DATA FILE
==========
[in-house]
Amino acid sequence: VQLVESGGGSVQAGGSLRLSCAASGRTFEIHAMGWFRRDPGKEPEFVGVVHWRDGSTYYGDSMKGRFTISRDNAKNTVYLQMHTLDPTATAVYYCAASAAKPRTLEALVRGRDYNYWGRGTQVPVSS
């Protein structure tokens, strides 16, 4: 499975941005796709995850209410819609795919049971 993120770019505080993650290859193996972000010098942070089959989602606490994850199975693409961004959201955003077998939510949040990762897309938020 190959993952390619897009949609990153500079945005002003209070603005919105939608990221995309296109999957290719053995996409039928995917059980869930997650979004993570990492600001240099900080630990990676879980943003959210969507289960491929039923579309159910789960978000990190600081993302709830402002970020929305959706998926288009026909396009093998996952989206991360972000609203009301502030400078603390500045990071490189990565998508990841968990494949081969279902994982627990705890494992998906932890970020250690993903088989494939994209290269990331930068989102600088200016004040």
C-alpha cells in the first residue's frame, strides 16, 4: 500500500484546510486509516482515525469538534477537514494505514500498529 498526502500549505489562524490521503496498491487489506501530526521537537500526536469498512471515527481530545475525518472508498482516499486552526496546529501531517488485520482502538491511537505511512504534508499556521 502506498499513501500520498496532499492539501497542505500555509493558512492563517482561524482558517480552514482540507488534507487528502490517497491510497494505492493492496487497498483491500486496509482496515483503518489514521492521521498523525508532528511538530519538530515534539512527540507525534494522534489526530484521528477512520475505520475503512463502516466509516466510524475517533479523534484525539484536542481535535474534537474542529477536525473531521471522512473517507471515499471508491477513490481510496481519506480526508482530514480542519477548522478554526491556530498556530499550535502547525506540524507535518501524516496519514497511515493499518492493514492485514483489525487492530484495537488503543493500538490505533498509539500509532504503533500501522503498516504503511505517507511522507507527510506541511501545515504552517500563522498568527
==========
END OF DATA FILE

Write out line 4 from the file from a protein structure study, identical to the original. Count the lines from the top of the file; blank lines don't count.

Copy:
C-alpha cells in the first residue's frame, strides 16, 4: 500500500484546510486509516482515525469538534477537514494505514500498529 498526502500549505489562524490521503496498491487489506501530526521537537500526536469498512471515527481530545475525518472508498482516499486552526496546529501531517488485520482502538491511537505511512504534508499556521 502506498499513501500520498496532499492539501497542505500555509493558512492563517482561524482558517480552514482540507488534507487528502490517497491510497494505492493492496487497498483491500486496509482496515483503518489514521492521521498523525508532528511538530519538530515534539512527540507525534494522534489526530484521528477512520475505520475503512463502516466509516466510524475517533479523534484525539484536542481535535474534537474542529477536525473531521471522512473517507471515499471508491477513490481510496481519506480526508482530514480542519477548522478554526491556530498556530499550535502547525506540524507535518501524516496519514497511515493499518492493514492485514483489525487492530484495537488503543493500538490505533498509539500509532504503533500501522503498516504503511505517507511522507507527510506541511501545515504552517500563522498568527